The mother of computer programming, Ada Lovelace, had a celebrity father, Lord Byron, who was as famous for his wild affairs as he was for his exquisite poetry.
When Ada, Countess of Lovelace, died in 1852, there was little notice of her passing outside aristocratic Victorian circles and the small group of engineers and mathematicians she associated with in her final decade. Some will have noted her scandalous parentage, being the only legitimate child of Romantic poet and firebrand Lord Byron.
Her life work, a long essay evaluating the theories of Charles Babbage, inventor of what’s regarded today as the first mechanical computing device, was soon forgotten. Babbage’s amazing machine never got past the working model stage, and Ada’s brilliant understanding of the capabilities and potential of his so-called “Difference Engine” was overlooked for nearly a century.
Learn more about Ada Lovelace in MagellanTV's Calculating Ada: The Countess of Computing.
Those notes and guide for the possible uses of Babbage’s machine are now widely considered to be the first computer program. Her fascinating biography is told in the Magellan TV documentary Calculating Ada: The Countess of Computing. And while the film sheds light on her adult ability and accomplishment, it passes lightly over her early childhood when Ada was, for a time, the most famous baby in England – the infant child at the center of the bitter legal separation of her parents.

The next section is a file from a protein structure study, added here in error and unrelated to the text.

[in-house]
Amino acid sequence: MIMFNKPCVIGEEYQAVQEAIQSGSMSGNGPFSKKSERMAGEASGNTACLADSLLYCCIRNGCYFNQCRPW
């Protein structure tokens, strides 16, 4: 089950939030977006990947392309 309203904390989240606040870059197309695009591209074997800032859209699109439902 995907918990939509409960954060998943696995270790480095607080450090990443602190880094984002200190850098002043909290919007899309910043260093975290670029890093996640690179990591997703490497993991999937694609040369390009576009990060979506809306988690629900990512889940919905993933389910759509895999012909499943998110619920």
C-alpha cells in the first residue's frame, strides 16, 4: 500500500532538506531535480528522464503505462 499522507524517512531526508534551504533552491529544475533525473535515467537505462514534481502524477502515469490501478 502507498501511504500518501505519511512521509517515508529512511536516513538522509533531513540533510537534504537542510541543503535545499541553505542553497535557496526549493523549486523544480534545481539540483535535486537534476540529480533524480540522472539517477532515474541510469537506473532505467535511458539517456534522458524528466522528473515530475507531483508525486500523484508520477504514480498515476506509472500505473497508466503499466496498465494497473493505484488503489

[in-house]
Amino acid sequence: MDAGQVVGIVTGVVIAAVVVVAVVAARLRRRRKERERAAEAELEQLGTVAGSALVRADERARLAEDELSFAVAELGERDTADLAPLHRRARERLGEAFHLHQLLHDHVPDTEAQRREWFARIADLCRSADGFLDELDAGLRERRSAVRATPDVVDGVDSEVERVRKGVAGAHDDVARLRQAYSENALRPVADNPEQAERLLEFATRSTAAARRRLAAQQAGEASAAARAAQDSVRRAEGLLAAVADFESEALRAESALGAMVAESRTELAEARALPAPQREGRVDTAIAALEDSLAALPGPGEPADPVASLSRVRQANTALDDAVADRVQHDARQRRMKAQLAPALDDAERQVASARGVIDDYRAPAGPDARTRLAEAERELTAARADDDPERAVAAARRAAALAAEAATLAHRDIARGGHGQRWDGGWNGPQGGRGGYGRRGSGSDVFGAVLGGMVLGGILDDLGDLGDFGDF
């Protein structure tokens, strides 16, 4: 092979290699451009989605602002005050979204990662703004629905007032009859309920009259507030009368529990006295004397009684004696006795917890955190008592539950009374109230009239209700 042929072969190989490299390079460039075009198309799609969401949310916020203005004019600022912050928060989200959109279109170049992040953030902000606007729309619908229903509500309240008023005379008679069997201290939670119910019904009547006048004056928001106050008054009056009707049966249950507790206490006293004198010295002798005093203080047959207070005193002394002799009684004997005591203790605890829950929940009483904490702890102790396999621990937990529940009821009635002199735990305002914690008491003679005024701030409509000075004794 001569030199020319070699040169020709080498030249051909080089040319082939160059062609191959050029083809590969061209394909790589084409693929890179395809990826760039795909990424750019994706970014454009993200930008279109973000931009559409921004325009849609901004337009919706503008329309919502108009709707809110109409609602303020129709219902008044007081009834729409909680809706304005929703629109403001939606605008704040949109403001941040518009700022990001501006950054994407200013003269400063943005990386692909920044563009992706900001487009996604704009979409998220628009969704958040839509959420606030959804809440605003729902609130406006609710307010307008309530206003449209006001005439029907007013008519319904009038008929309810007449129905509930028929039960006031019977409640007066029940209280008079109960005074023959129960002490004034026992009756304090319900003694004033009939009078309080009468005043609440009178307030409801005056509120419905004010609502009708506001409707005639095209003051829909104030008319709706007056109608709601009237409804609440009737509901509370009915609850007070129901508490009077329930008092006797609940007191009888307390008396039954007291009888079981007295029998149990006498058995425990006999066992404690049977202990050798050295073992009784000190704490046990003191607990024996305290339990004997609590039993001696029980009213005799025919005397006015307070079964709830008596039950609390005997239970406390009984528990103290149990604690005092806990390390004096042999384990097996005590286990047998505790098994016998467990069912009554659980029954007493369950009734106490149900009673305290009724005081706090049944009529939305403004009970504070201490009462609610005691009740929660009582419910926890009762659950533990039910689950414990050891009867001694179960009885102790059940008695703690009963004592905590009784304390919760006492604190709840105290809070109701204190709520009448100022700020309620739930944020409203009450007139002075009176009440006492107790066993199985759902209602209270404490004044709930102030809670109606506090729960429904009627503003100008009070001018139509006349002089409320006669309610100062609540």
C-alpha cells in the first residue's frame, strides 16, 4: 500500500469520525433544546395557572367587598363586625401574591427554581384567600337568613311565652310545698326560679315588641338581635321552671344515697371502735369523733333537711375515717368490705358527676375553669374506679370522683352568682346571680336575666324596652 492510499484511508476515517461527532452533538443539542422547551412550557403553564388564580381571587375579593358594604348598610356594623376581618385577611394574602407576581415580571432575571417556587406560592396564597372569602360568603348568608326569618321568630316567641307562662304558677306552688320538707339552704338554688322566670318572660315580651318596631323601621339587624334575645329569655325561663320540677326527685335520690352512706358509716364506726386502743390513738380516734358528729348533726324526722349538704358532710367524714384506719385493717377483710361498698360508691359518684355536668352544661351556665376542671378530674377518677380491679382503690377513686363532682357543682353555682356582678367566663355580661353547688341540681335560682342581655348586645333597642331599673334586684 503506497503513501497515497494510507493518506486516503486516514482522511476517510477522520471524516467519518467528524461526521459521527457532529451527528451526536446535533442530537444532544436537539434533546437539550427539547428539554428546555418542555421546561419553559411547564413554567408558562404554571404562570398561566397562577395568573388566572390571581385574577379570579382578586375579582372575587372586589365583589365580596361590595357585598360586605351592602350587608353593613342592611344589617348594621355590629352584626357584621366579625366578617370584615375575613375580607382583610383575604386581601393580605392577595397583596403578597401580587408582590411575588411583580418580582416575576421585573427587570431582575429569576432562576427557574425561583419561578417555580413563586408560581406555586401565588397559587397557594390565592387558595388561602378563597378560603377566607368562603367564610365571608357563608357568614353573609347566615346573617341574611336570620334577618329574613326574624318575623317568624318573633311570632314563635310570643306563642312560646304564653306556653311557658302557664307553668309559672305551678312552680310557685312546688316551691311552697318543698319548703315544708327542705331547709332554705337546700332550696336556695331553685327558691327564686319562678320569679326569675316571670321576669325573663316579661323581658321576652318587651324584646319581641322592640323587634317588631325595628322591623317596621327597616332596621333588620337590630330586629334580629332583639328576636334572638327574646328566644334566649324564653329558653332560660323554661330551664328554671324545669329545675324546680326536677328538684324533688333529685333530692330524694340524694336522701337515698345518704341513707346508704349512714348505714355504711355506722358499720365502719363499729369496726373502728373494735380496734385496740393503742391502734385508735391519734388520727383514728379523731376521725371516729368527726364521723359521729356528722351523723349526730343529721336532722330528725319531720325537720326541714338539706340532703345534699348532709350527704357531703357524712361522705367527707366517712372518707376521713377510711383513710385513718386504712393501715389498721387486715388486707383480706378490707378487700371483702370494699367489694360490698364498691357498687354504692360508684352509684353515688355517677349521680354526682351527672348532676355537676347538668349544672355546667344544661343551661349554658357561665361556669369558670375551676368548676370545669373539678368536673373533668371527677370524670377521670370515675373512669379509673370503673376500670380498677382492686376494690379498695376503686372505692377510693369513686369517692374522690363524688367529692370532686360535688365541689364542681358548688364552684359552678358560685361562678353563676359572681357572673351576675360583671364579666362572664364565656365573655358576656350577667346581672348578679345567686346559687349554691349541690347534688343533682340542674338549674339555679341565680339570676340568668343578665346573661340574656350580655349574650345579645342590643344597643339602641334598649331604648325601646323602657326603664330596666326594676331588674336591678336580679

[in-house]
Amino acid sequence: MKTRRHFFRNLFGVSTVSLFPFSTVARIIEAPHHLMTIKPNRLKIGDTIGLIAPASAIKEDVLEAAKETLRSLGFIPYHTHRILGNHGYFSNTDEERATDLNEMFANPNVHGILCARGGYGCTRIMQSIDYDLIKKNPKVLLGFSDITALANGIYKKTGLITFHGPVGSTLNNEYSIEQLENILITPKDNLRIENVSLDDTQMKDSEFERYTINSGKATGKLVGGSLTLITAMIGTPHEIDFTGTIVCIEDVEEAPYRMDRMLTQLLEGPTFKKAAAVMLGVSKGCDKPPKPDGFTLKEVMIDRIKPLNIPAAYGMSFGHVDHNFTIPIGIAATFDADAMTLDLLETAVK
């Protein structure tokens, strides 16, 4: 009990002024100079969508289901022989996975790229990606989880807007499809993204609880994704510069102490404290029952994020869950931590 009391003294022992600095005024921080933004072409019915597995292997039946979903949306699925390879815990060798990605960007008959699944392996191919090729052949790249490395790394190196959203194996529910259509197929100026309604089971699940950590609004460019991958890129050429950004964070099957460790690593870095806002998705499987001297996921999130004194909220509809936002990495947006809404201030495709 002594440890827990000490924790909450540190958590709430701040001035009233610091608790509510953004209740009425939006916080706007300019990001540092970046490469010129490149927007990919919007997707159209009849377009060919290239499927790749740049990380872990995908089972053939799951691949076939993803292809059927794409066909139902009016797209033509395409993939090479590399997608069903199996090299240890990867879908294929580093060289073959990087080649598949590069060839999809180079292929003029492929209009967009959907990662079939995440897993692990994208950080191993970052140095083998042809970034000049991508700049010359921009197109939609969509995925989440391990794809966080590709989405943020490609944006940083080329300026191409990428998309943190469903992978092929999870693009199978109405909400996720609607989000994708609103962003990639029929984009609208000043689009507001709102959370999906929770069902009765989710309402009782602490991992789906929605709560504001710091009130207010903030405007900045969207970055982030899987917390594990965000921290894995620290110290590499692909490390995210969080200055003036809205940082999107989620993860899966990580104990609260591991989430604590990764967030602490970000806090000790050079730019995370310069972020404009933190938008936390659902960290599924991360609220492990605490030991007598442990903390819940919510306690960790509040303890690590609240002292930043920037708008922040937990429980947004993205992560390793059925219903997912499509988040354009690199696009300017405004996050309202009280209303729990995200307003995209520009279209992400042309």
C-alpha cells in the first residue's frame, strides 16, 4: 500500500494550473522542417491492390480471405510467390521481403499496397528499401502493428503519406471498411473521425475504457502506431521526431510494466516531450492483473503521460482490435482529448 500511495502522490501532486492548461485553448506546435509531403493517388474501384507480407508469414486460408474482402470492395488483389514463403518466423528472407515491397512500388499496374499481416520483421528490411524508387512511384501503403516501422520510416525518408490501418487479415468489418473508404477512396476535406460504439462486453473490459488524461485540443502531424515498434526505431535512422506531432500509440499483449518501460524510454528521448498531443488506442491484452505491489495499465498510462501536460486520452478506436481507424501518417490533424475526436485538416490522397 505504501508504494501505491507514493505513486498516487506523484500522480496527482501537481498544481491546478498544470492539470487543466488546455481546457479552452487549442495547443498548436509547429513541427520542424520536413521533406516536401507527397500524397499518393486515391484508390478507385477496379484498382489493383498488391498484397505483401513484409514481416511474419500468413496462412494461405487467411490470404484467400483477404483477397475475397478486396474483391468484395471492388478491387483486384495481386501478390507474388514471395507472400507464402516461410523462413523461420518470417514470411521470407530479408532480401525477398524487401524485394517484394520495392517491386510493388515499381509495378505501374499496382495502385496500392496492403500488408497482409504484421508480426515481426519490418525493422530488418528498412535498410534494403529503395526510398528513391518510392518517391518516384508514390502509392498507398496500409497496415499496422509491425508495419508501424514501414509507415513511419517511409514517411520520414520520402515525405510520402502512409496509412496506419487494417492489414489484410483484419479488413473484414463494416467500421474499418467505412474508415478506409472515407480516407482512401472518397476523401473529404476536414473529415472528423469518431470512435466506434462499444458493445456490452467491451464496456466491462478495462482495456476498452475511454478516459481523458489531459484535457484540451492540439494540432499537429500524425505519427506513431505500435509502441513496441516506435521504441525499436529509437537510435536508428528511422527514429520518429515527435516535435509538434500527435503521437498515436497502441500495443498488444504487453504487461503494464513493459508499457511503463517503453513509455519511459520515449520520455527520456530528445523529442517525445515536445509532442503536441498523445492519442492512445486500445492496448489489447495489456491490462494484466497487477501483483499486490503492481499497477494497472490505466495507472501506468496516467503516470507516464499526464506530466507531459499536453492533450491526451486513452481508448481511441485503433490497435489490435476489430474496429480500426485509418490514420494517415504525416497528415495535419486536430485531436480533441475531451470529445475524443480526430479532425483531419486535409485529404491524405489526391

Her mother, Annabella Milbanke, was the daughter of a baronet and member of Parliament. Ada’s father was George Gordon, Lord Byron, one of the greatest of England’s poets and, at the time, second only to Napoleon as the most notorious person in the world.
Lord Byron’s brief life, scandalous affairs, and lasting literary fame cast a long shadow over the life of his daughter, and gave impetus to her own unconventional contributions to what was rapidly becoming the modern world.
Byron Gains the Title ‘Lord’ at Age 10
The boy who would become the sixth Baron Byron was born in London in 1788. His father, John Byron, was an officer in the Coldstream Guards and a notorious womanizer and spendthrift. After divorcing his first wife he married the Scottish heiress Catherine Gordon and proceeded to dissipate her fortune before the two separated. He died in France, age 34, when his only son was three.
Young George Gordon Byron was marked at birth with a club foot and lived with his mother in genteel poverty in rural Scotland for a decade. Catherine Byron, clearly suffering from her husband’s abuse, was prone to depression and bouts of rage that were sometimes directed at her son and his perceived deformity, a condition that would mortify him throughout his life.
Everything changed when, at age 10, young George became the sixth Baron Byron at the passing of his great uncle, whose son and grandson both died before they could inherit the title.
Another wild spendthrift, and a notorious duelist, the fifth Lord Byron killed a neighboring landowner following a pub argument over the size of their respective estates.
The story goes that young George burst into tears when told by his schoolteacher that he had gained the title Lord. He and his mother left Scotland to live near the traditional family estate in Nottingham. Alas, his great uncle had bankrupted the baronial accounts and all but ruined his two ancestral homes and grounds, a legacy of debt that the latest Lord Byron would only add to.
Lord Byron at the publication of his first poetic works, ca 1805. (Image credit: unknown artist/Wikimedia)
Educated first by private tutors, Byron was sent to Harrow, an elite boarding school, at age 13. There, he excelled at swimming and demonstrated a precocious literary talent, publishing a book of verse at age 17 during his first year at the University of Oxford. Two other highly regarded volumes followed in the next four years as the young lord otherwise drank to excess, boxed and swam, and chased women, while racking up enormous debts to pay for it all.